Let’s remove any confusion from the very word go. India has earned no favour from Pakistan. It is a malign, hegemonic actor, dominated since the 1990s by religious fundamentalists. New Delhi has not, does not and will not manufacture public policy that is favourable to Pakistan.
Arguments for normalisation with India, or better relations with India, or dialogue and engagement with India, therefore are never made under any illusions. India and its realpolitik are not pro-Pakistan, and never will be pro-Pakistan. And because we know this, we also know that Pakistan should never offer India easy paths to pursue its anti-Pakistan obsession. To block such paths, Pakistan must do two things. One, it must continue to seek dialogue and engagement with India, especially for the sake of the people of Occupied Kashmir. Second, it must eliminate the space for India’s misuse of international institutions against Pakistan.
Important in forging a path to deal with Indian aggression is some context. Whilst India’s overarching policy arc has always been anti-Pakistan, there are three events in the last two decades that have helped forge today’s viscerally anti Pakistan generation of decision-makers and voters in India. We may debate how much of these events were the work of officialdom – but responsibility is only relevant if we are litigating blame. Regardless of who was behind these three events, they have been definitive in shaping India’s posture toward Pakistan (notwithstanding its organic negativity).
The first and most definitive was the 1998-1999 Kargil fiasco. It is fruitless to interrogate Kargil any longer without reference to Nasim Zehra’s epic work of meticulous research and analysis. The Cliffs notes version is simple: Kargil was enacted during a series of epochal diplomatic measures (the Sharif-Vajpayee summits) between the two countries that had a transformative trajectory. Kargil’s outcomes were manifold but the most important may have been the toxic impact it had on the Indian establishment’s view of the predictability and trustworthiness of dialogue with Pakistan.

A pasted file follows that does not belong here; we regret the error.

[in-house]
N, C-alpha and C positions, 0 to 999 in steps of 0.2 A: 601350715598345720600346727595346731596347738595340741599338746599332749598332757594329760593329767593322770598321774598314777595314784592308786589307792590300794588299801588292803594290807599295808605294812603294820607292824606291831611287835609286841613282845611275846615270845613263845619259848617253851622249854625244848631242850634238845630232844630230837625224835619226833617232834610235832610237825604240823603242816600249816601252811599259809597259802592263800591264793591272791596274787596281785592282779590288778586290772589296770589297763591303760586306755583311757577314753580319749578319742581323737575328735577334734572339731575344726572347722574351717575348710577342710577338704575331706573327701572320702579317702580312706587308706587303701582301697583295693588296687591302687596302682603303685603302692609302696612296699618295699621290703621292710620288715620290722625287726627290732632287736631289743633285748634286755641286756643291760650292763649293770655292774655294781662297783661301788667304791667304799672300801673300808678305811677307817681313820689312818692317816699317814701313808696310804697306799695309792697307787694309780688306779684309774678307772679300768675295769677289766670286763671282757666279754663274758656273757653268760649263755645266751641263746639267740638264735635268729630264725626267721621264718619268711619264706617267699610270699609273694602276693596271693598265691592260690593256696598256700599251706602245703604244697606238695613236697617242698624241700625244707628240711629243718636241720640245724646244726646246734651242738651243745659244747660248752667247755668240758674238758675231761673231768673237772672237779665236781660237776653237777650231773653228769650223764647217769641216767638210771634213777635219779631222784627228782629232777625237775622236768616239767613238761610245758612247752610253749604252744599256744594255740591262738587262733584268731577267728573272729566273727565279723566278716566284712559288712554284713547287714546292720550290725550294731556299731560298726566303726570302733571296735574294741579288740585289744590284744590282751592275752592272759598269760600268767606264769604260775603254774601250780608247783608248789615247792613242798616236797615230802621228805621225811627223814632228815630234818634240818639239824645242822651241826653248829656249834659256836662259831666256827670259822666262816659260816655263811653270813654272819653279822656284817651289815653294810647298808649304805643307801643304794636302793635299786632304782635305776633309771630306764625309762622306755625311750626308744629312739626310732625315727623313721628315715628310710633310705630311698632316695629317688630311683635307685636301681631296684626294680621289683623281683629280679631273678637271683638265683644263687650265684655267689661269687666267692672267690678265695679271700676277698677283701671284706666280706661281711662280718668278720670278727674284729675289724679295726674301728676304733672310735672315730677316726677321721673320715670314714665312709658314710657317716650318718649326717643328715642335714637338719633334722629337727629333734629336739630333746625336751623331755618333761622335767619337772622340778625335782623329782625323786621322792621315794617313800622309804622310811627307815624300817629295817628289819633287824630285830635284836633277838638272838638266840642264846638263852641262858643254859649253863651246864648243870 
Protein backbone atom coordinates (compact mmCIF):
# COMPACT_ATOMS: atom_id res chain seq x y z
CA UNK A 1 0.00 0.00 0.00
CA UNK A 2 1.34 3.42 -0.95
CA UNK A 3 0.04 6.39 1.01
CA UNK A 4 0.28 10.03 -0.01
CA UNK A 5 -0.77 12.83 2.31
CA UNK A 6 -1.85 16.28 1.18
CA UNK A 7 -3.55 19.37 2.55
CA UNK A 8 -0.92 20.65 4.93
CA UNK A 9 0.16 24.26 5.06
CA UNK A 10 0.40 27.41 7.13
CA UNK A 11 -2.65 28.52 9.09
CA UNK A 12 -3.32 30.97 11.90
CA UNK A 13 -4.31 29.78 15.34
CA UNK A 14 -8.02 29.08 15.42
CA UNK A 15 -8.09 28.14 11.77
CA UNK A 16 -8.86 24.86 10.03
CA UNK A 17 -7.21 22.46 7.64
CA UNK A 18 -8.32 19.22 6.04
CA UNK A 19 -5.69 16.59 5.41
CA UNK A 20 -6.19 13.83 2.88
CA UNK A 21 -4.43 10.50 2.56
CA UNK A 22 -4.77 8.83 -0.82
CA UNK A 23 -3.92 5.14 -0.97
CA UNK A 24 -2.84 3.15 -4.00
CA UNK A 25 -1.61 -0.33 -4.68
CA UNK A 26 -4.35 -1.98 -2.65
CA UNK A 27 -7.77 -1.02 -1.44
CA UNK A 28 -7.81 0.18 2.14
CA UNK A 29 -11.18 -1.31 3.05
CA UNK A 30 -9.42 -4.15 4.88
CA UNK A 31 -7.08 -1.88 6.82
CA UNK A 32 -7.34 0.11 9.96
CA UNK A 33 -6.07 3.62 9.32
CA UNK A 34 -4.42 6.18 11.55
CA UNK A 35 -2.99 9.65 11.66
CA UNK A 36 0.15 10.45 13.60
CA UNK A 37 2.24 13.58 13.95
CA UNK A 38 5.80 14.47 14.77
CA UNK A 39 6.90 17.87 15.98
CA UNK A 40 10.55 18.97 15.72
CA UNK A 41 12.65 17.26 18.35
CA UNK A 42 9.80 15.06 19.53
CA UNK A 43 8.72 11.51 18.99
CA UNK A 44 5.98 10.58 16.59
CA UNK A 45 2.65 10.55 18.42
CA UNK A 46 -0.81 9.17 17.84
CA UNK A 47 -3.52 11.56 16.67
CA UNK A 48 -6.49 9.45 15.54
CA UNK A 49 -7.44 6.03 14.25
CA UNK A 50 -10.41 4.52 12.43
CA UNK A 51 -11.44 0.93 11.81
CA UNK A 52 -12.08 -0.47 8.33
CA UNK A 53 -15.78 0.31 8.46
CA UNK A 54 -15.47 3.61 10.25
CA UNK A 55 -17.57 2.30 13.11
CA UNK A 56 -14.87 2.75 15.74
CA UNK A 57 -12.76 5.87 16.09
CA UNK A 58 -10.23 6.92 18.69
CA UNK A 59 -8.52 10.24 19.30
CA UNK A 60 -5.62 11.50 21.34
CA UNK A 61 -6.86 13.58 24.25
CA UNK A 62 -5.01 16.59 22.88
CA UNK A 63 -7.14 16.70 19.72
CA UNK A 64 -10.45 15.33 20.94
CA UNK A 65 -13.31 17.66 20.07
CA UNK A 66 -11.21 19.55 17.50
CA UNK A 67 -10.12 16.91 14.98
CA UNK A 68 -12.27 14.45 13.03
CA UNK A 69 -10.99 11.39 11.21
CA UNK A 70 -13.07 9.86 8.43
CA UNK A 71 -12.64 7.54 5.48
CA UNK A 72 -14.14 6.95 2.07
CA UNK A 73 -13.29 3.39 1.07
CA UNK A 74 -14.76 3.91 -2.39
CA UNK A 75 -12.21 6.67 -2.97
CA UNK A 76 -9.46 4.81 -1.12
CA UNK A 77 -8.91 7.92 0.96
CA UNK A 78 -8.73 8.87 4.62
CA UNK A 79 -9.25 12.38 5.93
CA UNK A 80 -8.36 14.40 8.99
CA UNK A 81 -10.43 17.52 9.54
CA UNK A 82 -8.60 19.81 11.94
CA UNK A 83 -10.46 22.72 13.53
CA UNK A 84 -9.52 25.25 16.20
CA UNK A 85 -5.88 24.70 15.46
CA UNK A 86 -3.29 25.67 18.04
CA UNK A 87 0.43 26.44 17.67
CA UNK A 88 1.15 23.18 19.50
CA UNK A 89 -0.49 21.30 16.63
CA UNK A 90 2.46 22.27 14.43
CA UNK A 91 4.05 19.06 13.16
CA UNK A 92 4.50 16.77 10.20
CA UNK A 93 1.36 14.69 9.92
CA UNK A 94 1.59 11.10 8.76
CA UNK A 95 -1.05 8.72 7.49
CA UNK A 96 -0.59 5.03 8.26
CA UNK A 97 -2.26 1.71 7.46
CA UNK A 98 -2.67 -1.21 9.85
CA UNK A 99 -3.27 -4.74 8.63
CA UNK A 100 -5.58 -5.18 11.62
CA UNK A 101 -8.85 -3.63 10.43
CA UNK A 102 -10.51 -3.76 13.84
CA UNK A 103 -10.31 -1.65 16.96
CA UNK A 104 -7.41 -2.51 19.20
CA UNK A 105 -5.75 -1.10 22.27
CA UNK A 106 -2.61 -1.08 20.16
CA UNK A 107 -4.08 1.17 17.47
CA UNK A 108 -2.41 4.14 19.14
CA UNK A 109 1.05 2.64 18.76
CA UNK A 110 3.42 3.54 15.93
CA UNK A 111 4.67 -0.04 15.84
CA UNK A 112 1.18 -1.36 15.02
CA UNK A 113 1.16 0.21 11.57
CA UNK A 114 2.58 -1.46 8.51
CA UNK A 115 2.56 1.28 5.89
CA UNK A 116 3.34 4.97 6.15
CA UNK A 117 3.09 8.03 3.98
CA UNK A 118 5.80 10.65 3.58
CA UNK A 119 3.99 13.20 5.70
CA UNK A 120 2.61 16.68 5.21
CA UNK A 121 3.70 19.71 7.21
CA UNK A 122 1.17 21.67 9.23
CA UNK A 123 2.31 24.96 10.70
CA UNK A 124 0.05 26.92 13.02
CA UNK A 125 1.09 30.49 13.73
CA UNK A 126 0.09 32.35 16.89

The second and most potent was the 2008 terrorist attacks in Mumbai. The Mumbai attacks – broadcast globally, in real time, live, for nearly sixty hours – helped convert the ordinary Indian into as much, or more of a hawk, than the most bitter of post Kargil Indian strategists. If Kargil poisoned the South Block, Mumbai poisoned the Indian imagination and re-incentivised the Indian public discourse: hatred for Pakistan became an information product with substantial ratings potency.
The third and most transformational is the 2019 Pulwama attack in Occupied Kashmir. With almost no evidence, other than a video confession, and despite bold invitations for dialogue from Pakistan in the immediate aftermath, the Indian public discourse, the ordinary Indian, the Indian political elite, and the Indian military were in unison: ‘Pulwama was another Pakistani attack on India’. That PM Modi escalated the situation as dangerously as he did, and that India suffered a series of military and diplomatic humiliations in the immediate aftermath are matters of secondary detail. When it comes to Pakistan, the national consensus in India now is ferocious and unmistakeable: it is a problem to be defeated, humiliated, isolated and browbeaten into submission.
Pakistan is not perfect. Strategically, its sovereignty has been compromised through fiscal weakness, or strategic compulsion. But these compromises have a consistency. Only global and regional powers not named India need apply. If one was born in the 1950s or 1960s or even 1970s, one may assert rather boisterously that Indian hegemony has been and will continue to be resisted no matter how many courses of grass are on offer.
But more than 133 million Pakistanis were born in 1988 or thereafter. These ‘youth’ of Pakistan have no memory of Zulfikar Ali Bhutto. Indeed, when the reward for “eating grass” was delivered in the hills of Chaghai through Pakistan’s defensive nuclear tests of 1998, these 133 million youth were mostly either unborn or mere infants.